Recession over? Not unless we make a major shift.

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By Steven Pearlstein
Wednesday, January 6, 2010

First column. New year. Time to take stock of where we are economically and where we're headed.

At the moment, it looks to many like the recession is over. Most of the job cutting has been completed, businesses are profitable once again, banks have repaired their balance sheets, consumer and business confidence is on the upswing, and a new bull market has begun on Wall Street, all of it suggesting that a full-blown recovery is underway.

Unfortunately, folks, it's not gonna be that easy.

My best guess is that the current upswings in economic output, confidence and financial asset prices are largely a reflection of the extraordinary fiscal and monetary juice provided by Treasury and the Federal Reserve, along with the natural rebound that occurs after a collapse in consumer and business spending like that which occurred in the first half of 2009. The surprising strength of the bounce-back testifies to the wisdom of the underlying strengths of the U.S. economy and the success of the policies, but is likely to peter out as the stimulus begins to wear off and the inventory correction is completed. Economist Paul Krugman probably has it about right when he says there is a one-in-three chance that the economy will dip back into recession, with the "optimistic" scenario that the economy will neither shrink nor grow but bounce along the bottom.

Let's review, briefly, the four potential sources of economic growth.

The most potent, since it is the biggest category, would be an increase in consumer spending, which is as unlikely as it is undesirable. With unemployment almost certain to remain around 10 percent, with wages and incomes flat, and with households busy cutting back on debt-financed consumption, it's hard to see how American consumers can again become the engines of the U.S. or global economies.

A second potential source of growth would be an increase in government spending, but that's also hard to imagine. State and local governments, in fact, are still cutting back spending in response to falling tax revenue, and there's no political consensus for running up bigger federal deficits than we are running now.

The third source of growth is investment, which is finally rebounding after last year's near-total collapse. It is certainly reasonable to expect that profitable businesses will continue to replace aging computers and other equipment. But with so much overcapacity in so many industries -- excess hotel rooms, airplanes, office buildings, shopping malls, cargo ships, aluminum smelters and the like -- a surge in overall business investment seems unlikely. And with 5 million vacant apartments and another wave of home foreclosures on the horizon, don't count on the housing sector to lead the way out of this recession.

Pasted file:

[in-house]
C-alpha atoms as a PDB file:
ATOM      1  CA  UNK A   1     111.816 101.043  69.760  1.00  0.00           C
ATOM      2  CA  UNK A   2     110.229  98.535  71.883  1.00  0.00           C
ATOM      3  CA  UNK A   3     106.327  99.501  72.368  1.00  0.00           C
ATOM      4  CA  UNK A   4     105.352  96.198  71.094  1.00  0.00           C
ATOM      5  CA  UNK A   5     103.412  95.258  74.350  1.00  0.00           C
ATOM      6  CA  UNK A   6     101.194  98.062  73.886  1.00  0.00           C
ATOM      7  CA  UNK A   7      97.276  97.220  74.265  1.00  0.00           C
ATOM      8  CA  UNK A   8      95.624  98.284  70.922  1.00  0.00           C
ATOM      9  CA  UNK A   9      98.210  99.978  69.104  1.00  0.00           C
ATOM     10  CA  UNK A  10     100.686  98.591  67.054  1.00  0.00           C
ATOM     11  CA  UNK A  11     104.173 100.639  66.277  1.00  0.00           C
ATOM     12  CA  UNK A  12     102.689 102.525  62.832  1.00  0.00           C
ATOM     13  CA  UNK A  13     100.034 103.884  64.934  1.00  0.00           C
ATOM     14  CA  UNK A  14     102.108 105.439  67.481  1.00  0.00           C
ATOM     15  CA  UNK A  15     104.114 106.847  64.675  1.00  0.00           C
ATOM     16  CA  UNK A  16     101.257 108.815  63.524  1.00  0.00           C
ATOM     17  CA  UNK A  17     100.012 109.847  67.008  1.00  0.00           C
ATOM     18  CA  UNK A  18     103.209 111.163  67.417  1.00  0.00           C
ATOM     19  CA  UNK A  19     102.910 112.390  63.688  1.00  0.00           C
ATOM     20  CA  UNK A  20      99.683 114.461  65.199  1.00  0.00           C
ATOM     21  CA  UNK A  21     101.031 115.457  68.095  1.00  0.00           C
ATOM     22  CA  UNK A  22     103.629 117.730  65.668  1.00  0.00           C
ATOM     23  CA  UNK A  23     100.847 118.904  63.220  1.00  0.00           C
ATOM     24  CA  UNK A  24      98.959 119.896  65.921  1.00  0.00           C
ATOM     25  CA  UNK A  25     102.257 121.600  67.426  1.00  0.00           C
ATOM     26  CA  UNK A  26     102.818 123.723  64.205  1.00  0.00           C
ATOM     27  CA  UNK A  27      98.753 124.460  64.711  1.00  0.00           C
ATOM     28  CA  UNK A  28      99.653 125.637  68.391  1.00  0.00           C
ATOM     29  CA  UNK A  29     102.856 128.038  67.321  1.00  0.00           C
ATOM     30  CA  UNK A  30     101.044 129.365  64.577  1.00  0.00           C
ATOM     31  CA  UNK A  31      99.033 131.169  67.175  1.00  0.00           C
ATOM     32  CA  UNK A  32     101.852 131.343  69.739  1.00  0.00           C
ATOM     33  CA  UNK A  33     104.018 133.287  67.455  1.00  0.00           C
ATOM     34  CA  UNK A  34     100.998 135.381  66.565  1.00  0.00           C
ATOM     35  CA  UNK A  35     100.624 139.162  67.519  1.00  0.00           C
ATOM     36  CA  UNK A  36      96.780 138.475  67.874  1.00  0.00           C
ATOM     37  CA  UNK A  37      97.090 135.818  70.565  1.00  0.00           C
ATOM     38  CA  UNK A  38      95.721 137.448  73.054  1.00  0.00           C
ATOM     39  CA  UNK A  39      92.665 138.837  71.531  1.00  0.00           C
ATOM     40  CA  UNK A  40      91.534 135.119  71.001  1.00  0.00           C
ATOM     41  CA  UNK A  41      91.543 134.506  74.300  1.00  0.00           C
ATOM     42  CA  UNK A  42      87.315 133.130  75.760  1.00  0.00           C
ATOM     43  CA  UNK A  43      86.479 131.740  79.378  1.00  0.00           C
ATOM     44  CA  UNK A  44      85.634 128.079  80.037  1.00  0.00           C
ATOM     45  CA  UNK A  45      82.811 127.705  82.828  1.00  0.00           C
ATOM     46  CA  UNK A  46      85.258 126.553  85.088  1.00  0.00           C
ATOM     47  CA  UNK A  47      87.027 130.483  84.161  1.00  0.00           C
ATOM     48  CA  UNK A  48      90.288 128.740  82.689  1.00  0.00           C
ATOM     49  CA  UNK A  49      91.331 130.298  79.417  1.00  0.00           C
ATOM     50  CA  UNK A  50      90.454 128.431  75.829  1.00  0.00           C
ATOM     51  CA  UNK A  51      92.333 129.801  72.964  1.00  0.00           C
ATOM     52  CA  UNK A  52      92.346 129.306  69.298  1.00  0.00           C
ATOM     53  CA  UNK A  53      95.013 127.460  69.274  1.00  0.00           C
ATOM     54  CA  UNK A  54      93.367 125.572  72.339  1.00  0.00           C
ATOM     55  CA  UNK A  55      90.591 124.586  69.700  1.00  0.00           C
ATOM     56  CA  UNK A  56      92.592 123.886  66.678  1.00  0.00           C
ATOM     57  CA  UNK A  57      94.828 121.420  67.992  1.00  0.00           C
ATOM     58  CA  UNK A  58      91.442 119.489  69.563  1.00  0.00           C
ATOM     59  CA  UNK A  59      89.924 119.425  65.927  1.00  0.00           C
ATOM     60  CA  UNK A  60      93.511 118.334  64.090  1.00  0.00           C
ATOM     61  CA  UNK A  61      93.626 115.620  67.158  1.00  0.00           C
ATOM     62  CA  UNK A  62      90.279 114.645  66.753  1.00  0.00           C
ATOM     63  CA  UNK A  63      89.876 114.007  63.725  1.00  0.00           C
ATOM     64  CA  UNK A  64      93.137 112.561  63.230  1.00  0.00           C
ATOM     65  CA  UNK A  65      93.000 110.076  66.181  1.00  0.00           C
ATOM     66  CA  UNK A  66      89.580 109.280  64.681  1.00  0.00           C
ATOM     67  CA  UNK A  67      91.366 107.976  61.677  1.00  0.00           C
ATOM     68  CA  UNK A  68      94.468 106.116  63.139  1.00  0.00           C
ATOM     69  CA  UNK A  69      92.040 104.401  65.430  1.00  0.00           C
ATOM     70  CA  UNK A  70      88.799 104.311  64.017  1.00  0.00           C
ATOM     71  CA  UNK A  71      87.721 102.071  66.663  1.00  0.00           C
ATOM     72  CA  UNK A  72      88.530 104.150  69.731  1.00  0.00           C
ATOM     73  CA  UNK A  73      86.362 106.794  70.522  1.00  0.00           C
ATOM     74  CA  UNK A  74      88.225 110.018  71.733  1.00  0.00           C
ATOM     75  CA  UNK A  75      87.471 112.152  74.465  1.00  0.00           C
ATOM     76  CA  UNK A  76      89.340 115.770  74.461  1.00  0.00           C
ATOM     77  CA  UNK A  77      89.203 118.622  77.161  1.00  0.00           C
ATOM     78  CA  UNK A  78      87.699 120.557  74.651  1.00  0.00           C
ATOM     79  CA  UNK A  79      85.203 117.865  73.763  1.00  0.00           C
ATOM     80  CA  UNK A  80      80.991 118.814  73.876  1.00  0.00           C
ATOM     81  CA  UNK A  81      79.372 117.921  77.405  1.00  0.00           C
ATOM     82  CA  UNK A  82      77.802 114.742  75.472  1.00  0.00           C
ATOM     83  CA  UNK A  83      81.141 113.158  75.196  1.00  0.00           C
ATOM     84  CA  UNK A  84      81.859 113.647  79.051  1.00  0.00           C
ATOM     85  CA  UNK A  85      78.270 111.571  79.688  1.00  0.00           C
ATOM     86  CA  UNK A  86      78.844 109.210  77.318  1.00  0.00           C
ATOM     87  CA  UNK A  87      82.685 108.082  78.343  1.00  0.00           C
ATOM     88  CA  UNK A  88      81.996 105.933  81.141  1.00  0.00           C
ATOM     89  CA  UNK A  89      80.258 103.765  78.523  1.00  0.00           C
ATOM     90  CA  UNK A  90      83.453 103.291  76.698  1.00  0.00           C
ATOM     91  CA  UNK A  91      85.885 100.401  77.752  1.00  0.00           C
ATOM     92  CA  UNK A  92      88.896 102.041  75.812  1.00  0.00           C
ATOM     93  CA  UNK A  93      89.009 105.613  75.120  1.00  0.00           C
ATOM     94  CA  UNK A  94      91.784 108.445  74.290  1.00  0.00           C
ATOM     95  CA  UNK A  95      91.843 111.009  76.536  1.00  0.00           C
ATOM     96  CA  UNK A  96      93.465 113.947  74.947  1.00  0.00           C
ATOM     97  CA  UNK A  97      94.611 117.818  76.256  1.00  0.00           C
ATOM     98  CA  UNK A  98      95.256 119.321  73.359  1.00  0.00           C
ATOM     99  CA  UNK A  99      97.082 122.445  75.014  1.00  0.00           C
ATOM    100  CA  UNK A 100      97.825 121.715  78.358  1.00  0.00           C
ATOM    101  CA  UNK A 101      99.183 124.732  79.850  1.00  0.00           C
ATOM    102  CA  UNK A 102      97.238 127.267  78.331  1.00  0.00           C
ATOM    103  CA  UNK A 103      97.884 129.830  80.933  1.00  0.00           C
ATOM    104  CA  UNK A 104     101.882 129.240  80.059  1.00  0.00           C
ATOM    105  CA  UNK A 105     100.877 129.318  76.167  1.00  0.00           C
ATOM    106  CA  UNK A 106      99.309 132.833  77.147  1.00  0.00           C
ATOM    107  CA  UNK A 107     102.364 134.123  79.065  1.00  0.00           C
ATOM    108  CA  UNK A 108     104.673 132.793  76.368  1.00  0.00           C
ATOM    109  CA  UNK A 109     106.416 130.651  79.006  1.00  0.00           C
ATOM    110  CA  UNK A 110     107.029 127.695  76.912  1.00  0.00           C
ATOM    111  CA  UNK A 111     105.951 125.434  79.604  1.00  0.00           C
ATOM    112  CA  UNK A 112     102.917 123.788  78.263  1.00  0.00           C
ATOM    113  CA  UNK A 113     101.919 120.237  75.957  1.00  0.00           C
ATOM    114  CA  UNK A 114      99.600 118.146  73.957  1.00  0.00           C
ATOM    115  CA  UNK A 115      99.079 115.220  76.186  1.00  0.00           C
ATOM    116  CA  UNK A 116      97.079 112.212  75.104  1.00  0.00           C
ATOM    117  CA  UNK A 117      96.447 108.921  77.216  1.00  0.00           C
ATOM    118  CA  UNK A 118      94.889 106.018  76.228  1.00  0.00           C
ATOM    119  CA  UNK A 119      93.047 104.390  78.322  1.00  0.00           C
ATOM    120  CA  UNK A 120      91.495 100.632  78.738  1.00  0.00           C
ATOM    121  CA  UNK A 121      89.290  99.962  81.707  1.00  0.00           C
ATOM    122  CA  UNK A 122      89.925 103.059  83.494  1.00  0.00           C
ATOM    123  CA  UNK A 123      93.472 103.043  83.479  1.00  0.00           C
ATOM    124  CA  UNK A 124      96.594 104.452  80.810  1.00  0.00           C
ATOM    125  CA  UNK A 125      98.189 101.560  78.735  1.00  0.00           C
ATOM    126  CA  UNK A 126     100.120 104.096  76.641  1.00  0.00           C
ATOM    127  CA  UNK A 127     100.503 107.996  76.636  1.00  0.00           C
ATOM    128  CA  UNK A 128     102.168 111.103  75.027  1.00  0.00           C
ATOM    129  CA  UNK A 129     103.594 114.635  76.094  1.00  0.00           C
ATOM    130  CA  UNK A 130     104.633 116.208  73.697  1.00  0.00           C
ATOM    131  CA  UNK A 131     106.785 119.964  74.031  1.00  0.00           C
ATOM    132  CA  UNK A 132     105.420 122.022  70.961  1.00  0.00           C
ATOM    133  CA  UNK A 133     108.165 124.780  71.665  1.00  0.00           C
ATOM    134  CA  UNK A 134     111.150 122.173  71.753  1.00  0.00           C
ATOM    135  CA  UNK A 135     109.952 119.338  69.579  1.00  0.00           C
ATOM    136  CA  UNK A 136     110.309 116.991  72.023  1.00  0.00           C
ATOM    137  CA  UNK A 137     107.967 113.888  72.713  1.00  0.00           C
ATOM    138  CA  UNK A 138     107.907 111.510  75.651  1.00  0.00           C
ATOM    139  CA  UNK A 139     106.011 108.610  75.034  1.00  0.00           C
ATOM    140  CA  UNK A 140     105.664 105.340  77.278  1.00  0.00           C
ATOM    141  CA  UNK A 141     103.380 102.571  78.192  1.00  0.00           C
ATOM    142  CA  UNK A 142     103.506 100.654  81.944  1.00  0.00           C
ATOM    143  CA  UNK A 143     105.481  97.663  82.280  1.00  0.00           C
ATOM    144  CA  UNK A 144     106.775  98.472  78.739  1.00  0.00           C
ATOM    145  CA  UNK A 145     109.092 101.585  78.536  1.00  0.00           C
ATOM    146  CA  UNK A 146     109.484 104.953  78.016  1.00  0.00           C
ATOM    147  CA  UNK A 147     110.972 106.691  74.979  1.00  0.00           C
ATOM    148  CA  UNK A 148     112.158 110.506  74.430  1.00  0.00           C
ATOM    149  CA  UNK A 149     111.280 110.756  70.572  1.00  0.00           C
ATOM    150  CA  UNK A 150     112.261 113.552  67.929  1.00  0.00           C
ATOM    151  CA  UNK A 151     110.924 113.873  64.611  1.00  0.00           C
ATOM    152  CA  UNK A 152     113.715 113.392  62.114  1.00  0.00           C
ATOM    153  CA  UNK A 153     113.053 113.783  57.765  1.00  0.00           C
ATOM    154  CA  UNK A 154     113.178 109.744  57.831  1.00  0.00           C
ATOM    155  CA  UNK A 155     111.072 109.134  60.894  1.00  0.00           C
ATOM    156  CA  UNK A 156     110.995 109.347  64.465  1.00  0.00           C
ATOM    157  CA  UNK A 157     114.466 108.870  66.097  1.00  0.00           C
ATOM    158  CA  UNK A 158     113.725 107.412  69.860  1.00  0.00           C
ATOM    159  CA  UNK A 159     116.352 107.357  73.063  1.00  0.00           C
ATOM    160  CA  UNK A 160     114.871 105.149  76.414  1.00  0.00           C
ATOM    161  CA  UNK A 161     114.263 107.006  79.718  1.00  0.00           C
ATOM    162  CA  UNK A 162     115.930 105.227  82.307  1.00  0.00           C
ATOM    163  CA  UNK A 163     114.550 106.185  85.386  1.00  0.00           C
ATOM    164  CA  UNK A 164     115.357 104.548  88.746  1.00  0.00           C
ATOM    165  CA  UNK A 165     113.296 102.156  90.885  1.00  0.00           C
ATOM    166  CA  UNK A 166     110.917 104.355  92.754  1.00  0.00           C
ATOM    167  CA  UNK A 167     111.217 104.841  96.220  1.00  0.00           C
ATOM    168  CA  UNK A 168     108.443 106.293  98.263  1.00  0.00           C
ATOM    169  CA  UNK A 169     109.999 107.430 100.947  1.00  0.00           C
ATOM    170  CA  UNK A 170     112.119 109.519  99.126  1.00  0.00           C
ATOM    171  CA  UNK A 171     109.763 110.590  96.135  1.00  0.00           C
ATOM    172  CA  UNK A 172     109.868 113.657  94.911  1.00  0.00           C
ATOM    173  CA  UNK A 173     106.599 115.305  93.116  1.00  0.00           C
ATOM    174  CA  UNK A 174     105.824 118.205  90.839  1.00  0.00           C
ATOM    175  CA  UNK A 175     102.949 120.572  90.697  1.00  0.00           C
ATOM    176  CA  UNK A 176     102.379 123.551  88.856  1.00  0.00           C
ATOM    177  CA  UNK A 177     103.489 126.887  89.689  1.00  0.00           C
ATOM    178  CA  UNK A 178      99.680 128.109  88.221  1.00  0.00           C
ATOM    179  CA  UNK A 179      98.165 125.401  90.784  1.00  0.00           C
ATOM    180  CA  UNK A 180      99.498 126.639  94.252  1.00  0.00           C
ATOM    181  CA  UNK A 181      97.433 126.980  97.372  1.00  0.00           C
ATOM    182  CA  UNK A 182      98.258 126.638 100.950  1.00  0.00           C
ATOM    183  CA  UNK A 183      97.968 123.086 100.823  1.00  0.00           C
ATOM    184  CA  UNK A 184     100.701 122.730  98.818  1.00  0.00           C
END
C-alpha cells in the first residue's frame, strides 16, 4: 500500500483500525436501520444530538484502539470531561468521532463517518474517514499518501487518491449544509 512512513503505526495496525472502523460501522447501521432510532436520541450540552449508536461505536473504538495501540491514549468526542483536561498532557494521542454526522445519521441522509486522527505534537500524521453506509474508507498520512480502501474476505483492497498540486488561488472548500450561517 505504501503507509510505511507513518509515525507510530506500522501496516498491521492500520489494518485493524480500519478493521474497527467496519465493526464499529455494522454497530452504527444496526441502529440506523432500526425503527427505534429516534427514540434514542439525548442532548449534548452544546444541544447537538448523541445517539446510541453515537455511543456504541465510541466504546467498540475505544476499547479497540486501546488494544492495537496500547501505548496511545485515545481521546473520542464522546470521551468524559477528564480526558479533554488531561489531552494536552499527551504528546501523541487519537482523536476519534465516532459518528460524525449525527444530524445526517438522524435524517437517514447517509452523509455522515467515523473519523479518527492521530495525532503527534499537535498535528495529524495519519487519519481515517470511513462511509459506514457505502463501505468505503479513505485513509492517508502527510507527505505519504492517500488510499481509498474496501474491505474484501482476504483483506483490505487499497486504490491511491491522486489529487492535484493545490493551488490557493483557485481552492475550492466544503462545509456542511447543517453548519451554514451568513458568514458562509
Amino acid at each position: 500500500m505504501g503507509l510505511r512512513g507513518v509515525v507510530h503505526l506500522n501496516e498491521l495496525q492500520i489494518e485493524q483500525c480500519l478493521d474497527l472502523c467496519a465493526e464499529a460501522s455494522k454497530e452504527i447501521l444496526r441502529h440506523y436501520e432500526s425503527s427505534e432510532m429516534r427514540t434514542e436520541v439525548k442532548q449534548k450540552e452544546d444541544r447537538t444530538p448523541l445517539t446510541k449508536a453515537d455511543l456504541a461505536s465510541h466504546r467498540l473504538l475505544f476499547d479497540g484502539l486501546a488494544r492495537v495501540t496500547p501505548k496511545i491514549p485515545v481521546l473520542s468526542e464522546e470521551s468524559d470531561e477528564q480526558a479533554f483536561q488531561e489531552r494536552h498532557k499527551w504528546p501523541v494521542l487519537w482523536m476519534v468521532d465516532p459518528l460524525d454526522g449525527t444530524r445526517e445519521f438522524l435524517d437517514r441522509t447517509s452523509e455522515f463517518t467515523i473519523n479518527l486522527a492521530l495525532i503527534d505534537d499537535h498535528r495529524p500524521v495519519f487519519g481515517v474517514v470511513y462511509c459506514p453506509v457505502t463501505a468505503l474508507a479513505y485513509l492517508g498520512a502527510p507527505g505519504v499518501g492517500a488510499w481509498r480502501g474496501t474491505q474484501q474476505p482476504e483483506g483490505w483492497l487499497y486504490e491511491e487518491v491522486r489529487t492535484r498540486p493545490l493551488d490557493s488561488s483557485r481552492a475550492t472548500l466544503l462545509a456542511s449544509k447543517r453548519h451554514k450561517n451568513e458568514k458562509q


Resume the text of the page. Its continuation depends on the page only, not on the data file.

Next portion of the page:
Finally, there is trade. For the first six months of 2009, the U.S. trade deficit was running at less than half the rate of the previous year, thereby adding to economic growth. But when the economy began to rebound in the third quarter, so did the deficit, creating a drag on the economy. The persistence of the trade deficit reflects a fundamental reality not likely to change anytime soon: We no longer produce much of what we like to consume, and cannot make up the difference with exports because of trade barriers and an overvalued currency.

So how do we get out of this predicament? By doing what we should have done a long time ago, moving aggressively from debt-fueled consumption to productive investment.

American households are already well into the shift, having gone from a negative savings rate to one that now fluctuates between 4 and 5 percent. Given our reduced wealth and rapidly aging population, that's the least we should be aiming for. Consumption will follow income, not the other way around.

More disappointing has been the performance of businesses, which seem to have used this period more for paying down debt and building up cash reserves than for modernizing equipment and stepping up research and product development. This would be a good time to change the tax laws so big corporations, like small companies, can expense such investments rather than depreciate them over a number of years. This change, long sought by tax reformers, would delay corporate taxes but not reduce them, while stimulating investment in the short run.

Most important would be for the federal government to step up its spending for infrastructure, basic research, clean-energy development and expanded public higher education. After 20 years of badly underfunding public investment, the first stimulus package was a step in the right direction. A second package would create additional high-paying jobs now, while generating higher growth and tax revenues for decades. A boost in government investment would also provide the perfect political cover for moving aggressively to reduce the government's "consumption" spending by reforming entitlements, reducing farm subsidies and business tax breaks, and eliminating underperforming social and military programs.

Given how we got into this mess, we're probably stuck with several more years of slow growth in jobs and income. The only important question is whether we'll use this opportunity to lay the foundation for another generation of sustained prosperity, or get sidetracked by chasing after short-term stimulus and overzealous deficit reduction.

Steven Pearlstein will host a Web discussion today at 11 a.m. at washingtonpost.com. He can be reached at pearlsteins@washpost.com.


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